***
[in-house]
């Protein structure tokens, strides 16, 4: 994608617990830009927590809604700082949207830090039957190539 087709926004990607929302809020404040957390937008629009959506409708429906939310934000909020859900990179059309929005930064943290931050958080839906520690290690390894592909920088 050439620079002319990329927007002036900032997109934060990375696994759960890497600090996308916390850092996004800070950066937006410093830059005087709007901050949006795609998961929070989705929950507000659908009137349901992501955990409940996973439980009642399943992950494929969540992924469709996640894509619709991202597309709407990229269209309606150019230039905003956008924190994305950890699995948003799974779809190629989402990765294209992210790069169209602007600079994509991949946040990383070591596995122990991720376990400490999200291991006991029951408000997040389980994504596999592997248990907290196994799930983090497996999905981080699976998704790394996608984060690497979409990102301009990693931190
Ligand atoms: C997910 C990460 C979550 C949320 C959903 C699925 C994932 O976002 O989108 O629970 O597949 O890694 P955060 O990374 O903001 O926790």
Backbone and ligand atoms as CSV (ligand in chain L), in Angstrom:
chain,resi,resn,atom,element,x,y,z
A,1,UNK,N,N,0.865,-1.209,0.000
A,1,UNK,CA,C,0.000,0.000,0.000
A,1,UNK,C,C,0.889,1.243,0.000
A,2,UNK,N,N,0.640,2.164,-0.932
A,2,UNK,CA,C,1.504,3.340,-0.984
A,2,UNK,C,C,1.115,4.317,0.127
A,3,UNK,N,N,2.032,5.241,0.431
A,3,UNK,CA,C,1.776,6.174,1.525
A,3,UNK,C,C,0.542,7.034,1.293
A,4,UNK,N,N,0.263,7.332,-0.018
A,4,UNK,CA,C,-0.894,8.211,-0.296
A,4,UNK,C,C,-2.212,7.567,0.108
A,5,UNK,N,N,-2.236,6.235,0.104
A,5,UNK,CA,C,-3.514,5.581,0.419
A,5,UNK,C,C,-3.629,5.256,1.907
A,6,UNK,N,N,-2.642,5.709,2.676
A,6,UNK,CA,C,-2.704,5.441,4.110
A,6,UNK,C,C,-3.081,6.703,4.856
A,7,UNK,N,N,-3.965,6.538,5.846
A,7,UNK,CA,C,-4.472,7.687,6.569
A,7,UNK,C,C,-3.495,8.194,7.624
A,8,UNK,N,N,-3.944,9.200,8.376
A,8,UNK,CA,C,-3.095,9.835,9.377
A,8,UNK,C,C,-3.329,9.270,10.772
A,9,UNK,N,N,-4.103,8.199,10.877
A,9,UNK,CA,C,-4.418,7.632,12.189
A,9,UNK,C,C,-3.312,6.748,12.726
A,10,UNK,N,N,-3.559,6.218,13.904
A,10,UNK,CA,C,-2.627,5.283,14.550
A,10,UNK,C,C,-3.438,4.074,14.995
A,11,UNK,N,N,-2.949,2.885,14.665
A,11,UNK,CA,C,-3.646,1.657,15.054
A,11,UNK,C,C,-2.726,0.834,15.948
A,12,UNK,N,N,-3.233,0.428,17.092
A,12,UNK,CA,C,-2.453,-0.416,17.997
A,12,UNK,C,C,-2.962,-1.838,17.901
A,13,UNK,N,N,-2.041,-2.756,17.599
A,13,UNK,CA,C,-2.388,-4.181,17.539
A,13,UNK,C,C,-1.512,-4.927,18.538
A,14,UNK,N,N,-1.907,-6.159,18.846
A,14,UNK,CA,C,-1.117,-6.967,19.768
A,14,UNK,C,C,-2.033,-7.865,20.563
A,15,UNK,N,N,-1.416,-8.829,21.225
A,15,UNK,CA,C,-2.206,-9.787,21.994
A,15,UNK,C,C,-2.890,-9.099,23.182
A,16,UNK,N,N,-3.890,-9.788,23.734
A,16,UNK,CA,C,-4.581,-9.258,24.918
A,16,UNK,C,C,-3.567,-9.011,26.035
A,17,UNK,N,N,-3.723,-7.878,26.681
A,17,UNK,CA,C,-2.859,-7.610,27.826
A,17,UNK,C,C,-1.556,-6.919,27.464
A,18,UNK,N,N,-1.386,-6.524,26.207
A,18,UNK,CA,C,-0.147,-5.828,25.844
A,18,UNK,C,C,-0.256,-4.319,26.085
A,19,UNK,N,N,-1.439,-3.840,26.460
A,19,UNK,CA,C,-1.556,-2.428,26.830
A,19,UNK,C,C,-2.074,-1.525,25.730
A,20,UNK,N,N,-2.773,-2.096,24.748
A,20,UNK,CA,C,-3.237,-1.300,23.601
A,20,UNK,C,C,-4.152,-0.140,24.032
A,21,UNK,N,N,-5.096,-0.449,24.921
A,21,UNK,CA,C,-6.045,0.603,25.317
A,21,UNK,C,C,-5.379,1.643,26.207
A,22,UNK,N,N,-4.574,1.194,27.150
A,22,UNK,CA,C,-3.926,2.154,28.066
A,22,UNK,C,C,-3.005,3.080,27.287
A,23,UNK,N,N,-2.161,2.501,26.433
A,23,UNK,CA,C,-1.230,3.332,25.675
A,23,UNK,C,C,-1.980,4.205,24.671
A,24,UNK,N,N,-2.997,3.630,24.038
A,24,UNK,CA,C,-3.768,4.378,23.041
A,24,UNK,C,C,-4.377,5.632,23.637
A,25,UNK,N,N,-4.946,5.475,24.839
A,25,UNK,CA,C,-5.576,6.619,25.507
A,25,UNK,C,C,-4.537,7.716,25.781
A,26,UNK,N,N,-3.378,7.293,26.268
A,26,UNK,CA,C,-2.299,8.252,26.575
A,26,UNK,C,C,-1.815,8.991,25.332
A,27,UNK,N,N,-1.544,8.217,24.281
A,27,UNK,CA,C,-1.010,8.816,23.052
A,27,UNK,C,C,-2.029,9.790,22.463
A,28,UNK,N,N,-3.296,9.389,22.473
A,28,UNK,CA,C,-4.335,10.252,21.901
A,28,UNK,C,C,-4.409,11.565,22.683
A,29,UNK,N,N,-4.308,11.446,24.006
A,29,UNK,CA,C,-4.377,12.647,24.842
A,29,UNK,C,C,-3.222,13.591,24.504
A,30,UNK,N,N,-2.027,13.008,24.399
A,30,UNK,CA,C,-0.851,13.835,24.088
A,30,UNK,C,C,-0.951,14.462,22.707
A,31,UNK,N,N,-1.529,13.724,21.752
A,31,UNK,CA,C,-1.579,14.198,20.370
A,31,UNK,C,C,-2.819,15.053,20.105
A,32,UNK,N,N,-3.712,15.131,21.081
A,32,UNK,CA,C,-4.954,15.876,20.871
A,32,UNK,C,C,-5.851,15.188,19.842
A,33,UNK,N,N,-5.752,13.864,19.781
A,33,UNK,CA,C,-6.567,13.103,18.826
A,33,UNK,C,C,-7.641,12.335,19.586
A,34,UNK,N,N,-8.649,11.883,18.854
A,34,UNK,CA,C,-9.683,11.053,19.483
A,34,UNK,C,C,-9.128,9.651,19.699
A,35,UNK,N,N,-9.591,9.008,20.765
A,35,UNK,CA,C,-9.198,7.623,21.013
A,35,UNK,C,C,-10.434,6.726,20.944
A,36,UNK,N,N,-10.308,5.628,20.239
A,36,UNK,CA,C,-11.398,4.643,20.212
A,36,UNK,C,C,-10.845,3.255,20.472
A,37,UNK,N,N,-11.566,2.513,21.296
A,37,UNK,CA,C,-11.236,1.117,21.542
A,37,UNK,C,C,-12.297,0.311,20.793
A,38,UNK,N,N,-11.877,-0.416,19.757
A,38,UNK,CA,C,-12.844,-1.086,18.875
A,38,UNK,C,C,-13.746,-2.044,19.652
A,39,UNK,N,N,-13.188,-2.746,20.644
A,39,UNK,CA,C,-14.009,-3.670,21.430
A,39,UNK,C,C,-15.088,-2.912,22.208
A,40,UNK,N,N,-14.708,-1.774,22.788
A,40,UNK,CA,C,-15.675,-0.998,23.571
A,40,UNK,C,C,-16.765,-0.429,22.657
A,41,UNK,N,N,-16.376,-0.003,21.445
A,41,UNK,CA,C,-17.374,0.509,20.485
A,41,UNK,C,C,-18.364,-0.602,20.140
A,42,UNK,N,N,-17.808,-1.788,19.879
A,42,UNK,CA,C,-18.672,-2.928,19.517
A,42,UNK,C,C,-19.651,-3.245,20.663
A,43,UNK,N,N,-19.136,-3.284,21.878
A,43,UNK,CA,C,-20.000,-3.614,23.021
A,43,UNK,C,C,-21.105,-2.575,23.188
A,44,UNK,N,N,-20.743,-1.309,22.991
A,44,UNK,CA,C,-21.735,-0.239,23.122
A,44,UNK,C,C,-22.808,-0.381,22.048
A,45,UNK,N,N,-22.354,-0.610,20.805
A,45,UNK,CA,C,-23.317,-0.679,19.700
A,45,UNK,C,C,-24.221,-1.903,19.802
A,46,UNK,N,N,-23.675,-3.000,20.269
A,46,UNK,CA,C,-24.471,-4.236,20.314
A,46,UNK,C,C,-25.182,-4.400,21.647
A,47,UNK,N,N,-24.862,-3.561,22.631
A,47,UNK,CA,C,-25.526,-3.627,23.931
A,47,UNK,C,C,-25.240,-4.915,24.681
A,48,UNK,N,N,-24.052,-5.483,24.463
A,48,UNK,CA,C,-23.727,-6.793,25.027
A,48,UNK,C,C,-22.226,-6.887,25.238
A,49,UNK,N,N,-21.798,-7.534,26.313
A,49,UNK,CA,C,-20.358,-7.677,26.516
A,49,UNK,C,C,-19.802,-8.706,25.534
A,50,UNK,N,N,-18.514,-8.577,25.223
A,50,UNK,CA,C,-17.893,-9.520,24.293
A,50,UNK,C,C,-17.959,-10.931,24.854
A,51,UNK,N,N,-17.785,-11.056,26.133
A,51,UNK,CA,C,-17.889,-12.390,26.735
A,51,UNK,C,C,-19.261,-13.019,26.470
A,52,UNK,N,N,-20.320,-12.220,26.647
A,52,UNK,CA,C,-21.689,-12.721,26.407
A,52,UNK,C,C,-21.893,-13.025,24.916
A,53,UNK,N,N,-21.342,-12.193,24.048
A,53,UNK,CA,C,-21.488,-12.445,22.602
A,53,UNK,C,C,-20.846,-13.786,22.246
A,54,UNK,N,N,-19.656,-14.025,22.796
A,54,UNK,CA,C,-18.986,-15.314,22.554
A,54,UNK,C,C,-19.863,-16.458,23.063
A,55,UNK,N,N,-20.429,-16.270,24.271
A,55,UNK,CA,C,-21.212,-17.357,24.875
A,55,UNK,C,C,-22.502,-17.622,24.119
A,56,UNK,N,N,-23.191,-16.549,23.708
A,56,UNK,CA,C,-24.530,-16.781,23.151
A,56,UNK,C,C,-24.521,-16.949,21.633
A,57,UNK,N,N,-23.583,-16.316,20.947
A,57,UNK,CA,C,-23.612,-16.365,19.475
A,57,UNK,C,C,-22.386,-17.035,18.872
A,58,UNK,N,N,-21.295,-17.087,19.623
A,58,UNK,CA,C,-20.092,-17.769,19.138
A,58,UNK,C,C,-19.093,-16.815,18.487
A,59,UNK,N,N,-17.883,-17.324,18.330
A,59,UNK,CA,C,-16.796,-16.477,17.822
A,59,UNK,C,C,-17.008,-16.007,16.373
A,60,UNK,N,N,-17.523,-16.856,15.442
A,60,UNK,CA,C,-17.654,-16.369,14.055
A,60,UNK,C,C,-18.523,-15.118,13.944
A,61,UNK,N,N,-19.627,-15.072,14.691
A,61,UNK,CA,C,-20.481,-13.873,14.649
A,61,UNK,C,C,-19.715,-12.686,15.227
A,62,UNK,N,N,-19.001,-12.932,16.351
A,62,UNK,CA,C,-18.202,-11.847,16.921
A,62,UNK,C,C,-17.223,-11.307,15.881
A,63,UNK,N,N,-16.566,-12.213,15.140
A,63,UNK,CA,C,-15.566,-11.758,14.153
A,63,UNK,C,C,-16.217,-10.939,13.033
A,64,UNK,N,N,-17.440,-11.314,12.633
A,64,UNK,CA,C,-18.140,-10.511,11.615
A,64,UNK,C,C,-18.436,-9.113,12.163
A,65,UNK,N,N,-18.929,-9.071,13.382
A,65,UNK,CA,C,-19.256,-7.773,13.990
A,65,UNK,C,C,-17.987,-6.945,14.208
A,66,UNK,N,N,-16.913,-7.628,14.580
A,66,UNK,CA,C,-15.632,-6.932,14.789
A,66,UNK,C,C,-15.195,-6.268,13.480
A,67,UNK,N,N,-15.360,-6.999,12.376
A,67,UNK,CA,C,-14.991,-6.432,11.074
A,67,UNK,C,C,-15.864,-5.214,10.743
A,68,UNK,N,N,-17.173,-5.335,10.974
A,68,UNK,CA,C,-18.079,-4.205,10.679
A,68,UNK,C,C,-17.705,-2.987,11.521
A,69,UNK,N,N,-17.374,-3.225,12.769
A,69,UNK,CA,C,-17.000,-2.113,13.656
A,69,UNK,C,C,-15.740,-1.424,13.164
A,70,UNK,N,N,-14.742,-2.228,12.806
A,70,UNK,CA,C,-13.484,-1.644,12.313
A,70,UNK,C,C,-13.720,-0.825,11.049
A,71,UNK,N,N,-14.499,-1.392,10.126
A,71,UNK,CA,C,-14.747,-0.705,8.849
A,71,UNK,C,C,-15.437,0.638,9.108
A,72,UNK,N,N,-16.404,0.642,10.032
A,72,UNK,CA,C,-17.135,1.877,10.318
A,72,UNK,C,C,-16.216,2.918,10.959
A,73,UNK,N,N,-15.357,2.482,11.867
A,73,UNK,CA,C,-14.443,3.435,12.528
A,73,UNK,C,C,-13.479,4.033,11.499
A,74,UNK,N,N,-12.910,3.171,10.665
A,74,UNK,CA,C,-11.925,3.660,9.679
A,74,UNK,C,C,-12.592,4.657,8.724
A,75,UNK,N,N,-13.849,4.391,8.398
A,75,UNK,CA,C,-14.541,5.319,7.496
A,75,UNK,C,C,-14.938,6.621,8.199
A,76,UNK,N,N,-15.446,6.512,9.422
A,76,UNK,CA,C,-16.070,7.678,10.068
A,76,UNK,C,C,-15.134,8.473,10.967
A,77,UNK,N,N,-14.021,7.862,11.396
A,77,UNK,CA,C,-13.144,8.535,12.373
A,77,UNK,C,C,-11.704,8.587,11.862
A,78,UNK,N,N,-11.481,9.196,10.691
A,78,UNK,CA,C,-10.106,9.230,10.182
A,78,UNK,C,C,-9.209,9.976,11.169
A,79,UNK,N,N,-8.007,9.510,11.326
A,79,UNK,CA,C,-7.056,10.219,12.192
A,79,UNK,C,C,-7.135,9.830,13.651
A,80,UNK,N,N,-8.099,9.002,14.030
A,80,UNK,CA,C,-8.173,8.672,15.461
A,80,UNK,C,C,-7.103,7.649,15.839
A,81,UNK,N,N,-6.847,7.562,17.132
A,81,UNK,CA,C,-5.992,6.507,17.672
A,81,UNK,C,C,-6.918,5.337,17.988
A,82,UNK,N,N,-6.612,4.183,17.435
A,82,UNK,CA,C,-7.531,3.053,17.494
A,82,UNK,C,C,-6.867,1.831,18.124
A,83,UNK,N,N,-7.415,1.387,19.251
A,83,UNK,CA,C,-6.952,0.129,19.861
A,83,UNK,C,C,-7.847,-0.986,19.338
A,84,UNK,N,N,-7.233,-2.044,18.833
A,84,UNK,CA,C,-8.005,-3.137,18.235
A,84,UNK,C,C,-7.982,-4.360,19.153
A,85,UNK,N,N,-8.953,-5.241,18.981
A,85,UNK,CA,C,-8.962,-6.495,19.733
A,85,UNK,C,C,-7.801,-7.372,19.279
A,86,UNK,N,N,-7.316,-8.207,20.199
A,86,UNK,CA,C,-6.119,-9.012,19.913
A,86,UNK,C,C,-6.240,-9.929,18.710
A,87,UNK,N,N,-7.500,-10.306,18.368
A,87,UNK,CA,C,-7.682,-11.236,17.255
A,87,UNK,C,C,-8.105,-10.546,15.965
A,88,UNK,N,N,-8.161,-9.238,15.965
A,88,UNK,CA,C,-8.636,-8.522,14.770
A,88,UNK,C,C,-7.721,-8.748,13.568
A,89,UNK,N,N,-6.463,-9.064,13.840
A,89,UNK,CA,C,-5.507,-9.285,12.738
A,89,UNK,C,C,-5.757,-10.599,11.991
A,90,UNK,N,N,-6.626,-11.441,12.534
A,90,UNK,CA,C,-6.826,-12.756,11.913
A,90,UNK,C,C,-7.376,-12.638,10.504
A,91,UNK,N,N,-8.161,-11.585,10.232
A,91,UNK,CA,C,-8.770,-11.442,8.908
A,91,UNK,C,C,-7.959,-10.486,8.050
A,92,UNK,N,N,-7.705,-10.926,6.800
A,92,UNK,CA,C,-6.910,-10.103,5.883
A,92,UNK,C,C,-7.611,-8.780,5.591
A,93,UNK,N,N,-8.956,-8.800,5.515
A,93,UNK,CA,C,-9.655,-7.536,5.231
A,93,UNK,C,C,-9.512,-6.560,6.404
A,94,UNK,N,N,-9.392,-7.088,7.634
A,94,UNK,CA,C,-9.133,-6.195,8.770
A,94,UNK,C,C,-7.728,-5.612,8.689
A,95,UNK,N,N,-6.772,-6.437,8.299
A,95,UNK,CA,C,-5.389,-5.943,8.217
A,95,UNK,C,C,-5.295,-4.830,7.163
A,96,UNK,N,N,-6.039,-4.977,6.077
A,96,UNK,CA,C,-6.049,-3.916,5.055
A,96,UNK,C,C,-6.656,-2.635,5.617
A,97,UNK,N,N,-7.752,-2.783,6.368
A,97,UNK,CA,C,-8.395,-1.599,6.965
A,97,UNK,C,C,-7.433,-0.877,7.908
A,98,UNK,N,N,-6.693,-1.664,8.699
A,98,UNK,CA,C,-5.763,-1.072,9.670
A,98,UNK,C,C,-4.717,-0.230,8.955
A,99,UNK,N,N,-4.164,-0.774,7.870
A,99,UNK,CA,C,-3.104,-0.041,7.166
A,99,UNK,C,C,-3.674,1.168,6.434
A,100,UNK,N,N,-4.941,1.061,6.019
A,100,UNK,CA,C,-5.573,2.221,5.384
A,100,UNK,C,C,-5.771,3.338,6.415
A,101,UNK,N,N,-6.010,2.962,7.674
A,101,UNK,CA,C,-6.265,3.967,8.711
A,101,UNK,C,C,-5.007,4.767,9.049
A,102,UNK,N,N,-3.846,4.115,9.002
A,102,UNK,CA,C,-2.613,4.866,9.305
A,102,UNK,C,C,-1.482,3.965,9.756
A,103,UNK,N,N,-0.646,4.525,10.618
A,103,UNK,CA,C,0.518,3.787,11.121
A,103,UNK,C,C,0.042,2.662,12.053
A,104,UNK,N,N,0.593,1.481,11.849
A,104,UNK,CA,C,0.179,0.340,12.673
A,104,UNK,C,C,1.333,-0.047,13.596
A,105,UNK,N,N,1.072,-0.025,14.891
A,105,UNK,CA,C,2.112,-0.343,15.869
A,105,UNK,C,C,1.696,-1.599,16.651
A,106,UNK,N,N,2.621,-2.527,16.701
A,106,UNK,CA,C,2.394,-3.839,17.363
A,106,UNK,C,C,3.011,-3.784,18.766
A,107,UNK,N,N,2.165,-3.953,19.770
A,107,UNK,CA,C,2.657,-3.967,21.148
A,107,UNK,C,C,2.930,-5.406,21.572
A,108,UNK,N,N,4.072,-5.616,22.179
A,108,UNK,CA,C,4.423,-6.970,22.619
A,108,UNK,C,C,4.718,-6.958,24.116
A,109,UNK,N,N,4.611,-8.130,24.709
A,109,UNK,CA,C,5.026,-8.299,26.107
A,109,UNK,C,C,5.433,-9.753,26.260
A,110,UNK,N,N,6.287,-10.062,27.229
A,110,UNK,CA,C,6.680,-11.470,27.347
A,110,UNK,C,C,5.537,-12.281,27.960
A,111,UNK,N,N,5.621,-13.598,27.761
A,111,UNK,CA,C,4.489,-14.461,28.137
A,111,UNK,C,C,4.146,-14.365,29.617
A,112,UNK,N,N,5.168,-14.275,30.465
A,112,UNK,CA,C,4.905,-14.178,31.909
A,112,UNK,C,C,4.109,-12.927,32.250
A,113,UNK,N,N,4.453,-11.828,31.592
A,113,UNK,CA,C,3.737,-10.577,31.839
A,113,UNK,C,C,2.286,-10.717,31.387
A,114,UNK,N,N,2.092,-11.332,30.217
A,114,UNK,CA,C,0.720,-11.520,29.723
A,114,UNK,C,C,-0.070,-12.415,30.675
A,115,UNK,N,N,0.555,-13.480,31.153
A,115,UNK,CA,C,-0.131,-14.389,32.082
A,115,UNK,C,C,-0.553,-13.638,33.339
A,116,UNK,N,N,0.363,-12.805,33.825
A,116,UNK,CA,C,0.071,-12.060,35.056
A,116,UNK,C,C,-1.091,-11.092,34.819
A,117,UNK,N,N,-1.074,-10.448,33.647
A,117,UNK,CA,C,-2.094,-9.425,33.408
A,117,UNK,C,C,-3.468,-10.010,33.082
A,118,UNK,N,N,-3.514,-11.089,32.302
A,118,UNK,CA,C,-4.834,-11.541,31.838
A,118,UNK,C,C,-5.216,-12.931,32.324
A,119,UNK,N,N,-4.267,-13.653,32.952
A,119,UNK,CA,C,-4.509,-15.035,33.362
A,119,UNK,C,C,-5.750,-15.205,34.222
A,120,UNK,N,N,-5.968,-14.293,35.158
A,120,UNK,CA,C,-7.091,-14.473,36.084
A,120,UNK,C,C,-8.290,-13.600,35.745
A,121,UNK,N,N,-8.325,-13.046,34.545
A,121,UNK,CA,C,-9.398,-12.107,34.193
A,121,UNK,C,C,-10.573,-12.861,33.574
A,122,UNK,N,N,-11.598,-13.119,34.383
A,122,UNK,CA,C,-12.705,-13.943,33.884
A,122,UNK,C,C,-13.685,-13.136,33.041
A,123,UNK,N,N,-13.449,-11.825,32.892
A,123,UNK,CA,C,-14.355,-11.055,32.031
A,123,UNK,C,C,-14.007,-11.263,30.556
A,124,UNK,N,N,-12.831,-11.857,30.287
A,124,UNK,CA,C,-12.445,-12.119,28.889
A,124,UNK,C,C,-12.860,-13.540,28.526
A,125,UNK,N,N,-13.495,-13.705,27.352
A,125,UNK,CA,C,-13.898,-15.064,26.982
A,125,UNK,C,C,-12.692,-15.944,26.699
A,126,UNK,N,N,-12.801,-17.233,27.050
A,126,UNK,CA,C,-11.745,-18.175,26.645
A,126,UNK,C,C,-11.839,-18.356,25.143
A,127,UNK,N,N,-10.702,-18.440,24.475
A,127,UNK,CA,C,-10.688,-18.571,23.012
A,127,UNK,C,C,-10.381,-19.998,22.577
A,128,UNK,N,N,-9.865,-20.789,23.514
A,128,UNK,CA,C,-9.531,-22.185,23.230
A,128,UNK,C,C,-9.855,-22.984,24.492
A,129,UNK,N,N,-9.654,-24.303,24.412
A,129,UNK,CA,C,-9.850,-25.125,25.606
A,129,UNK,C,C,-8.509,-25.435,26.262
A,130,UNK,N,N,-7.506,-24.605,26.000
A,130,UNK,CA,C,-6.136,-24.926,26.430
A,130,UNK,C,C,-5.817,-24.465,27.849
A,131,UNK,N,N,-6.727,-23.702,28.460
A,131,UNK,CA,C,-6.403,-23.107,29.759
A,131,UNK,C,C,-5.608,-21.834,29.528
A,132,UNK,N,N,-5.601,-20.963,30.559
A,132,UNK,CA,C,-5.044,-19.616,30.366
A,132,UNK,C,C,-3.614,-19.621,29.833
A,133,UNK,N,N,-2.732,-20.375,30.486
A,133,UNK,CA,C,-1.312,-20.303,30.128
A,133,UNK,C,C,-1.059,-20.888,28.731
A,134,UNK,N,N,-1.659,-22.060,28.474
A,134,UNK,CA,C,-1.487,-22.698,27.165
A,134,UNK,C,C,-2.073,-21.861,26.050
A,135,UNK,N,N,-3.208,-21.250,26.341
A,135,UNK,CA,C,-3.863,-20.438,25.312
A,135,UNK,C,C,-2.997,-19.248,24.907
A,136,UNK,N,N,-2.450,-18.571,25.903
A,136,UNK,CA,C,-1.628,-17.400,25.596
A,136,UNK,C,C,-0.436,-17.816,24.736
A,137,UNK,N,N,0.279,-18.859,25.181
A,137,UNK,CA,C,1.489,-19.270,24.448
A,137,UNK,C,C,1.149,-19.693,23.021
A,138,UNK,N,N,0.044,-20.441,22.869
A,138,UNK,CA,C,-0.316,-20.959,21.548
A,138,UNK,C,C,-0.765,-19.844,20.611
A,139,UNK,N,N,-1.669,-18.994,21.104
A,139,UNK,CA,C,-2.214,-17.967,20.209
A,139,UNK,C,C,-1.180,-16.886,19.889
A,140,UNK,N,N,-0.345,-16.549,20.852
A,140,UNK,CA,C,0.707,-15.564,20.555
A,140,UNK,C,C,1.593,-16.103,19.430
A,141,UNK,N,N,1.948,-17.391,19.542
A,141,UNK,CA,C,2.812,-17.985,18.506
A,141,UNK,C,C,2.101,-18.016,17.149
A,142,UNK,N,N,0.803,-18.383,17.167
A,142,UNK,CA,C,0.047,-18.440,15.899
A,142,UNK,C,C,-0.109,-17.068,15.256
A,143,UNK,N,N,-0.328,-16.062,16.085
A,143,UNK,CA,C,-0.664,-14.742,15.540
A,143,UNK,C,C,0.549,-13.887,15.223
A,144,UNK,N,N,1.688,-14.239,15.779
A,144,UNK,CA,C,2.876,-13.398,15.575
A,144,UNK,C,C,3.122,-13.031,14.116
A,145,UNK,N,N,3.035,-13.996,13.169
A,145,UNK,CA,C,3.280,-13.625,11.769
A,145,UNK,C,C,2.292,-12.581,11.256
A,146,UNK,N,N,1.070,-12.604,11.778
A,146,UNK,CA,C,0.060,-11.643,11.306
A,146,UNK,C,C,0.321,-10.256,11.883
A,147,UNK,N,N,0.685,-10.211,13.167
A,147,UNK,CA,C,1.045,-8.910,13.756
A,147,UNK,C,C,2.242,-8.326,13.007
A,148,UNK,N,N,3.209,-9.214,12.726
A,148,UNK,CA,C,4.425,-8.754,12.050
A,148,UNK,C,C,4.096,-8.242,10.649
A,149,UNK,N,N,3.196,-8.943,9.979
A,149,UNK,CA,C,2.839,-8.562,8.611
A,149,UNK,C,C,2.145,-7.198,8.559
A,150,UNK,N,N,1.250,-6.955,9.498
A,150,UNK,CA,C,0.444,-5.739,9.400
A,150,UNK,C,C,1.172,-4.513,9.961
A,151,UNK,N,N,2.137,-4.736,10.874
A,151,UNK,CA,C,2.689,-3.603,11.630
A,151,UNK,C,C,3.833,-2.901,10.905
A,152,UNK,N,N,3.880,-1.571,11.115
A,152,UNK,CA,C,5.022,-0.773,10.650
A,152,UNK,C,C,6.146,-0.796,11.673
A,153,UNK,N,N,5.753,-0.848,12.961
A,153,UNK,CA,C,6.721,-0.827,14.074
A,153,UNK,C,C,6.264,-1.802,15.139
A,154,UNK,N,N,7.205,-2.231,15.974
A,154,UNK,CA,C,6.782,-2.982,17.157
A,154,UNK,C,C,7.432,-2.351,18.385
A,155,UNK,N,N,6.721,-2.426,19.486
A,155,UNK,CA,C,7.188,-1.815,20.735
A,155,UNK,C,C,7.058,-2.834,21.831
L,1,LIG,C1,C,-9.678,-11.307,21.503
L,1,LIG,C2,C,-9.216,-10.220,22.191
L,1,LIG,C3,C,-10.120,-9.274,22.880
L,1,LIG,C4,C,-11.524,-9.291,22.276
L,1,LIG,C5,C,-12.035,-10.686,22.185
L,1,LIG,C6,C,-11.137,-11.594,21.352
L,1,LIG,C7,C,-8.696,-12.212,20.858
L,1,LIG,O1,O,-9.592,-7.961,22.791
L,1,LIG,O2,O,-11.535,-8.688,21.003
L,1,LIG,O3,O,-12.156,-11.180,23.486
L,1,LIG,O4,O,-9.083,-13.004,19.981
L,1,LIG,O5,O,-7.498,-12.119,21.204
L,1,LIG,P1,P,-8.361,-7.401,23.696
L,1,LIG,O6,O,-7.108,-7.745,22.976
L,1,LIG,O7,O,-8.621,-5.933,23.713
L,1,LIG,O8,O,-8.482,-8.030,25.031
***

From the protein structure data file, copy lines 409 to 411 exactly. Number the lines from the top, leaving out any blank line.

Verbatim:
A,135,UNK,CA,C,-3.863,-20.438,25.312
A,135,UNK,C,C,-2.997,-19.248,24.907
A,136,UNK,N,N,-2.450,-18.571,25.903